Promoting Inclusive Education

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A new batch of ENGAGE Corps involved with Learning with Fun has been inducted and all of them are currently undertaking the preparatory capacity building component before the start of one long year service in the field of inclusive education.

Learning with Fun is a small pilot project now in its second edition that attempts to enhance the social emotional learning of children with learning and developmental disabilities.

With social emotional learning we refer to key components of a process of personal growth that help a child to deal properly and effectively with their emotions and relationships with others.

While subjects based learning, traditionally imparted through classroom based activities remains essential for children with all types of disabilities, often neglected of their rights to quality and inclusive education, there is also a strong case for the promotion of their social emotional learning.

Extra curriculum activities, if properly planned and designed, can also play a different role.

The six ENGAGE Corps, all social work students from St. Xavier College, are determined to play a small role in creating a model service program to support children that are neglected and marginalized by coming up with a set of activities that will be imparted for two days a week full time.

From reading and reflecting on a story tale to creative arts classes to sports and physical activities, Learning with Fun will try to promote the social wellbeing of the targeted group through a specifically designed curriculum focused on fun but purposeful activities.

Here a short presentation of the new ENGAGE Corps, young but very professional and serious at their upcoming responsibilities:

Bipana Adhikari, 19, loves animals and nature and dreams of becoming an environmentalist, working at the intersections of environment conservation and human development;

Sabina Ghale, 18, loves adventures and sports and is a good athlete especially she is a good football player and dreams of serving in the military as psychologist or counselor;

Shruti Shakya, 22, a Chinese language teacher, is passionate about travelling and exploring new places and wants to work in the field of public health, specifically mental health and overall human welfare;

Nitika Shrestha, 19, a book lover, wants to travel around the world and envision herself working in the field of environment and conservation while also cares deeply about emotional problems faced by people;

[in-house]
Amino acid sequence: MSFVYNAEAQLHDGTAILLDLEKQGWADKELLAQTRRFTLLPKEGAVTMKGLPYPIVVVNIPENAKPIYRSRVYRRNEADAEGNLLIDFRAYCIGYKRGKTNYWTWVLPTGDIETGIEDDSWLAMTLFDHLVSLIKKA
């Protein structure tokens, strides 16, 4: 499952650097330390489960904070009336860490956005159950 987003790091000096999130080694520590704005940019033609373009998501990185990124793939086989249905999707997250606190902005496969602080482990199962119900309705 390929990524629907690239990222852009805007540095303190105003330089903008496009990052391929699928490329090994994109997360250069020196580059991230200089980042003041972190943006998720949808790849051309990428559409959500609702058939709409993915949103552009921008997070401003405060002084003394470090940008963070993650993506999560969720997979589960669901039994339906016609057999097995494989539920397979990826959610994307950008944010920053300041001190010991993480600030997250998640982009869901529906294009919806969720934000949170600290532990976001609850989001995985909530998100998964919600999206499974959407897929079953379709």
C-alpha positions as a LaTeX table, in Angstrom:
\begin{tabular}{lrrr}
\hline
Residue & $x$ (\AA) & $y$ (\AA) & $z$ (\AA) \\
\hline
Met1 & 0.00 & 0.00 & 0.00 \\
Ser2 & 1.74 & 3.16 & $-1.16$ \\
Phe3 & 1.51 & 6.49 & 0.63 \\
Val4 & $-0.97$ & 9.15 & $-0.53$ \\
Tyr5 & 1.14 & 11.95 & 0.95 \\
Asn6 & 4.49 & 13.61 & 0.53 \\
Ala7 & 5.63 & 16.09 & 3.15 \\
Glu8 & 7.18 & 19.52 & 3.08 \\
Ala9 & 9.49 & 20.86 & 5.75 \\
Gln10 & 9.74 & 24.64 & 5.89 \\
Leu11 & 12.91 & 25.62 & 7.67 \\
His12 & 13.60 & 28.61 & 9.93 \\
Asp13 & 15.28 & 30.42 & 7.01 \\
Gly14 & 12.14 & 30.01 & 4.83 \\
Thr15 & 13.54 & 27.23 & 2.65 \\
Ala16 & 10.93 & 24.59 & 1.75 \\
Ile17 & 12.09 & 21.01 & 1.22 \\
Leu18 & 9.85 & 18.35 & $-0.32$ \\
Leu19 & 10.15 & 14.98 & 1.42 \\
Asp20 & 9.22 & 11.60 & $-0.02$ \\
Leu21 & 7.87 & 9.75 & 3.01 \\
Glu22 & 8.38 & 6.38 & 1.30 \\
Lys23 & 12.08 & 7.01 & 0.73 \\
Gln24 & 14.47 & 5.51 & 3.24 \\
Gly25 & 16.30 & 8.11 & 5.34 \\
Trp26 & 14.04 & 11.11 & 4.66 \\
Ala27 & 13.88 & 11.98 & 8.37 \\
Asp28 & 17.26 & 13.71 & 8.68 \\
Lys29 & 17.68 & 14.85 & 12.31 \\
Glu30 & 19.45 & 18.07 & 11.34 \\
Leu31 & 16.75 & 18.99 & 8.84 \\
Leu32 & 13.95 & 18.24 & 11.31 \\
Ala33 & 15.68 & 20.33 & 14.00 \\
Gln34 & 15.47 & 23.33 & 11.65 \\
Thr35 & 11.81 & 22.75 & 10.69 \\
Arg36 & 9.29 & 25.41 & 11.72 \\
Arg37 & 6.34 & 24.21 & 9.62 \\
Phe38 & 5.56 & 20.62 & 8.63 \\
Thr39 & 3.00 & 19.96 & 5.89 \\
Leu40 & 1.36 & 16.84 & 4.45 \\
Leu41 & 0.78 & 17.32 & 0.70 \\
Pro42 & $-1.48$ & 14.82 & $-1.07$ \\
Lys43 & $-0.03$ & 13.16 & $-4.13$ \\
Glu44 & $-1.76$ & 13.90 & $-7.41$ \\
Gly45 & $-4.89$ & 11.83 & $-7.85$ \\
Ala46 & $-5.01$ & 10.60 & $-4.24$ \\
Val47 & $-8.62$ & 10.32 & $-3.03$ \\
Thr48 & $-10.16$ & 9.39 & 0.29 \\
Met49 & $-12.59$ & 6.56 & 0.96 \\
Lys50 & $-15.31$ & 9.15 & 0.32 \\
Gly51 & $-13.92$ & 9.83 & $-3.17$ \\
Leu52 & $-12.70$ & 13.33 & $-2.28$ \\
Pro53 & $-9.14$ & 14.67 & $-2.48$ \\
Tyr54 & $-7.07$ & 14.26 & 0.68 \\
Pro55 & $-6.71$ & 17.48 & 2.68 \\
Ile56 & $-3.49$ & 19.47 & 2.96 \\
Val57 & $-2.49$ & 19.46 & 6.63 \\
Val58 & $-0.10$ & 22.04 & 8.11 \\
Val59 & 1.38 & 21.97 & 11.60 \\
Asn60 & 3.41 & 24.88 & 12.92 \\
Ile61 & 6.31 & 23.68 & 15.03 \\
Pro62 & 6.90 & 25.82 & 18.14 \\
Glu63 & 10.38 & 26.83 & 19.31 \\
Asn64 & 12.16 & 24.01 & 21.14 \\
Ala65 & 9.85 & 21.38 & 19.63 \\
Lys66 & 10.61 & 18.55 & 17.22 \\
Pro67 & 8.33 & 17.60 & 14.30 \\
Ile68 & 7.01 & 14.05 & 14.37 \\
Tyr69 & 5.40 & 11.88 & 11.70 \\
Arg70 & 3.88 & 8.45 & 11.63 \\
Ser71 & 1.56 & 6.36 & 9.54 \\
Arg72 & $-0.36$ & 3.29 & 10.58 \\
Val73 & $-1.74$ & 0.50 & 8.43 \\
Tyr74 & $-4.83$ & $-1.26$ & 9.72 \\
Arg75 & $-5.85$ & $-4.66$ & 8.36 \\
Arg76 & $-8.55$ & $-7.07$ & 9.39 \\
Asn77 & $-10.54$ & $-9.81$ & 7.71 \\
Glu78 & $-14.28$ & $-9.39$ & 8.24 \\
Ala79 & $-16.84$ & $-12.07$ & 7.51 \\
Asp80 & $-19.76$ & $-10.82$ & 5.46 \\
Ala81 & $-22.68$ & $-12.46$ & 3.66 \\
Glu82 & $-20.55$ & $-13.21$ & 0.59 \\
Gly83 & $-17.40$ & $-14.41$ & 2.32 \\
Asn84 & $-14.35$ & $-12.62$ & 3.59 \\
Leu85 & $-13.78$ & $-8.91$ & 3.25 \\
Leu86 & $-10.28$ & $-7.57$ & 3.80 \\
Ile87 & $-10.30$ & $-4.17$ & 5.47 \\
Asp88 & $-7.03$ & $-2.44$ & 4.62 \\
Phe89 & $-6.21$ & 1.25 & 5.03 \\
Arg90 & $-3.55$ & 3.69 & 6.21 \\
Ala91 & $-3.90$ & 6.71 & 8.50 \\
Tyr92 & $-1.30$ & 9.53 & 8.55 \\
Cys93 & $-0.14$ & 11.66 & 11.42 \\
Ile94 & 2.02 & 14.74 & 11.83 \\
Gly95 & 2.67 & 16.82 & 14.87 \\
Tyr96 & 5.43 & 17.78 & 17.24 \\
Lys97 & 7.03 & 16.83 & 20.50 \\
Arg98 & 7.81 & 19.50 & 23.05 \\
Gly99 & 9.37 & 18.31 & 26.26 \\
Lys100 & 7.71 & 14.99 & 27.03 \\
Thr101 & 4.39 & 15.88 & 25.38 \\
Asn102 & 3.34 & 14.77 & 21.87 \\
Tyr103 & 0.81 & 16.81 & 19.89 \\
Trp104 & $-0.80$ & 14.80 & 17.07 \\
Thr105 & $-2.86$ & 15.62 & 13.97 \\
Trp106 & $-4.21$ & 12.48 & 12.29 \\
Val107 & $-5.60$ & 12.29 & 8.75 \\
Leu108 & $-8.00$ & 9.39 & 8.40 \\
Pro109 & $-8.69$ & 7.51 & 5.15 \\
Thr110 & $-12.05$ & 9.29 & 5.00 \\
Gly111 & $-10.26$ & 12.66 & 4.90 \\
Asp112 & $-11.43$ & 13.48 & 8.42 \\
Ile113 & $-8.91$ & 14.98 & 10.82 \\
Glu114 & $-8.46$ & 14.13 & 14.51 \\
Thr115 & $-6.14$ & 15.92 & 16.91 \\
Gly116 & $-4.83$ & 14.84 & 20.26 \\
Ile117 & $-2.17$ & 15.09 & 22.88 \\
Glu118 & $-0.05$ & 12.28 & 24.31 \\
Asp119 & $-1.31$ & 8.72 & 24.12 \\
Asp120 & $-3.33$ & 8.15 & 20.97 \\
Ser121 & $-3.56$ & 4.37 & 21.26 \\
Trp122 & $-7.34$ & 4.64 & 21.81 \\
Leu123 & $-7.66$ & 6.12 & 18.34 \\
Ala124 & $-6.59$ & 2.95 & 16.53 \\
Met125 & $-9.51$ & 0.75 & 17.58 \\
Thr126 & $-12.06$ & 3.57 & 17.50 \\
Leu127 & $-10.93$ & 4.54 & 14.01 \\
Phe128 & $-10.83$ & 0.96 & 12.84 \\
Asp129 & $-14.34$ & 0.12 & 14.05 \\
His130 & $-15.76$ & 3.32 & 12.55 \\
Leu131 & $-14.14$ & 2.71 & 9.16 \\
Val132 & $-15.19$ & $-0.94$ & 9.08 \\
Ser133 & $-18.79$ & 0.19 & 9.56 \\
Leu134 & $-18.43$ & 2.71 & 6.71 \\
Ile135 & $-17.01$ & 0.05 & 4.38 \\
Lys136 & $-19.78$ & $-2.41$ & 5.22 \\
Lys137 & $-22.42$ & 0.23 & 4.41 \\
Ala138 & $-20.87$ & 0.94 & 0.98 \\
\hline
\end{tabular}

Rikka Marsani, 23, a professional kumari dancer, loves reading and wants to explore herself so she can get lots of exposure and imagine herself as public health worker and a promoter of local heritage;

Ankita Joshi, 18, is studying traditional dance since grade II, strives to have a career working for the welfare of children in Nepal but also in other countries where kids deserve better opportunities;

The dreams and aspirations of our new six ENGAGE Corps can be regarded as an example of what youth are doing to turn the country into a more just and inclusive nation and their families and friends should be very proud of them.

Imagine if more youths like Rikka, Sabina, Nitika, Bipana, Shruti, Ankita could join the cause of inclusive education and give their best efforts to bring little but significant changes in the lives of many “invisible” children.

Imagine if social work colleges around the country would strategically focus on certain key areas of high social impact, devoting their best energies and efforts and talents (both students and teachers) to achieve the Sustainable Development Goals.

The fact that a big issue like inclusive education is strongly linked to gender empowerment, poverty and inequality reduction and overall sustainable communities makes a strong case for an intersectional approach.

Imagine if the endeavors of all social work students in their practicum experiences could be fully acknowledged and recognized and awarded. Surely more youth would be more determined and motivated in carrying out social work, both formally through a college but also informally, as a way of living alongside their jobs.

Surely we should not hold for granted all the contributions youths are making for the country.

Being involved in social issues goes often unrecognized and belittled and this is unfair and unacceptable.

It is true that power of volunteer alone is not enough.

It is also true that professionalism and expertise of social workers is going to be wasted if there is no a proper system approach that helps improving people lives in real rather than just in the formats of project proposal and related reports.

We need systematic change that involves the Government at federal, provincial and local levels and many other stakeholders but recognizing and building on the efforts of our six ENGAGE Corps and thousands of volunteers and budding social workers would be a stepping stone not only for a truly inclusive education system but for a far more just and fair Nepal.

Position: Co -Founder of ENGAGE,a new social venture for the promotion of volunteerism and service and Ideator of Sharing4Good

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